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For their own good
Fifty years ago, they were screwed-up kids sent to the Florida School for Boys to be straightened out. But now they are screwed-up men, scarred by the whippings they endured. Read the story and see a video and portrait gallery.
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Today's Letters: Cronies won't get tough job done
By LETTERS TO THE EDITOR
Published September 4, 2007
Re: Kuhl testing the job market Aug. 29 story
County Administrator Gary Kuhl was quoted as saying, "I guess the truth of the matter is I'm not sure I have the skills to resolve all the issues."
It's not his fault.
As usual, the Hernando County commissioners have taken the route only they feel comfortable with and hired someone they get along with, rather than the dynamic corporate leader who can swing the ugly ax swiftly and truly to reduce the size of county government to an acceptable level and price.
The commissioners are incapable of hiring the caliber of person required to perform these tasks, as they are Weeble people, rocking wildly on their round bottoms to stay vertical while the SS Hernando is sinking.
Next election, when the commissioners start being replaced with hopefully more credentialed and gutsy professionals, is there any hope of hiring a new "fall guy" who turns into the "terminator" and does what is needed, not the emotional wobbling of the politicians in office here.
Hire a much younger professional looking for a reputation of success, and not a near-retirement or already retired manager, like they have settled for before. Retirement is not a goal, it is a condition.
If these commissioners were smart, they would somehow replace county engineer Charles Mixson with Kuhl. Kuhl appears to be a very well-rounded professional engineer, and that's something we really need - fast. And it pays almost the same wage with less hassle.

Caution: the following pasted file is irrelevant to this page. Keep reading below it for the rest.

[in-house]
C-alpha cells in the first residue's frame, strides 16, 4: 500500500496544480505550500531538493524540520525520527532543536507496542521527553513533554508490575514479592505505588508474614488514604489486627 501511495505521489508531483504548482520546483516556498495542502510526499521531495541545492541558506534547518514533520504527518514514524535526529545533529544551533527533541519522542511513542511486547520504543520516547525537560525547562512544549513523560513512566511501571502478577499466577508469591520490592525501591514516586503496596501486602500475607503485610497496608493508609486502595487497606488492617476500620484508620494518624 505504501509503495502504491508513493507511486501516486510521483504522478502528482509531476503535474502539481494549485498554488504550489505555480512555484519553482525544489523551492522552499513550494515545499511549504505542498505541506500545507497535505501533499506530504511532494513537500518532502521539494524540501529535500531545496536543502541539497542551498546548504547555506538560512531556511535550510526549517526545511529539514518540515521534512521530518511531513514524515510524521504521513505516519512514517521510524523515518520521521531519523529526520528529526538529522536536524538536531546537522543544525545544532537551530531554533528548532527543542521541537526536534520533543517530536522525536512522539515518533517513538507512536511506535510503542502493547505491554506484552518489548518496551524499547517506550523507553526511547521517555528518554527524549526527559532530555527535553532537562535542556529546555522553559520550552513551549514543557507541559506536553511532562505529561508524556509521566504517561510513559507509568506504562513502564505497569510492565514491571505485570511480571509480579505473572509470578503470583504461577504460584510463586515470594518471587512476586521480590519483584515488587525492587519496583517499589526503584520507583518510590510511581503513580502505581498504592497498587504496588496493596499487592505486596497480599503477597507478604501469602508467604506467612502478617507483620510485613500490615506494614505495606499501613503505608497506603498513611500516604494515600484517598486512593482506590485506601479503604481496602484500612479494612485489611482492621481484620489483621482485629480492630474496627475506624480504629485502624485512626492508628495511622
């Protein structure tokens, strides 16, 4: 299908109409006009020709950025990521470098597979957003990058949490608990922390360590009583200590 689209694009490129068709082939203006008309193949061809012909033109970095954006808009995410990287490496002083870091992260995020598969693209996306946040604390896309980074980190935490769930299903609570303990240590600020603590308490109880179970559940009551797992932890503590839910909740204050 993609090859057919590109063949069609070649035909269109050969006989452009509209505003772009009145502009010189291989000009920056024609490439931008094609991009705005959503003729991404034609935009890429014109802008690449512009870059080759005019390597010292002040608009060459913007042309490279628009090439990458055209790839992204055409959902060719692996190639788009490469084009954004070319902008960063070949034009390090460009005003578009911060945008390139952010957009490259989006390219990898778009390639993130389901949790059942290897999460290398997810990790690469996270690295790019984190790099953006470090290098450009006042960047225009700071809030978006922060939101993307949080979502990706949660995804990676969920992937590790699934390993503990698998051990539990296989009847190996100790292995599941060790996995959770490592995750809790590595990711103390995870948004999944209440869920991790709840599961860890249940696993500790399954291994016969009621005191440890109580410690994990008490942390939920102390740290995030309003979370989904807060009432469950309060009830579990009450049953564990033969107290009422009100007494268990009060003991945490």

Maybe Mixson will try the administrator's position for more money? He's good at spending and the commissioners apparently love him.
Doug Adams, Spring Hill
Talk is cheap, but changes are few
I've been watching Jennifer Sullivan's Green Party presentations of films at local libraries in Hernando County with great interest because she allows presentations of progressive agendas to suggest that business and industry in our capitalist democracy are going helter-skelter in the brash and bold pollution of our environment, in the interest of profit.
I've been watching letters to the editors by scores of local advisers offering solutions for tightening budgets in city and county government, with great emphasis on having wages equal to private-sector enterprises in the right-to-work state of Florida.
Workers here can be dismissed from their jobs at the whim of employers who may pay a qualified electrician for residential construction some $7 to $12 an hour when, a few states north, the same work would pay $32 an hour.
I've been watching a good-looking, smiling Gov. Charlie Crist throw the gauntlet to the conservative Legislature in Florida for tax reduction to home-owners that could save them the cost of a six-pack of Coke or Pepsi every other day, for a savings of $600 to $1,000 a year on property tax for most, at the sacrifice of competent government services for roads, infrastructure, expansion of the tax base, and for the safety, health and welfare of most in the community who are among the elder population, or even those with children who rely on local community promise for their children's futures.
I've been watching the lemminglike parade to the cliff by people drawn into the issues overwhelmed by tough times, an economy on the brink and standard pitches that government does not work well, but business and industry in our capitalistic society offer solutions at low wages, few benefits, no pensions and part-time employment at dollar-to-dollar wages, allowed in the continuing benevolence of business to provide work to our desperate work force.
I've been watching with curious misgivings that not only ordinary people offering their advice, but also the flurry of business leaders giving their best shot for charter government, joining city and county government and admonishing salaries for directors of local government, but without a wince when salaries of CEOs of industry and Wall Street capture perks and wages in multimillions because profits are sustained in their favorite stocks.
Something is wrong with this picture.
Deron Mikal, Brooksville
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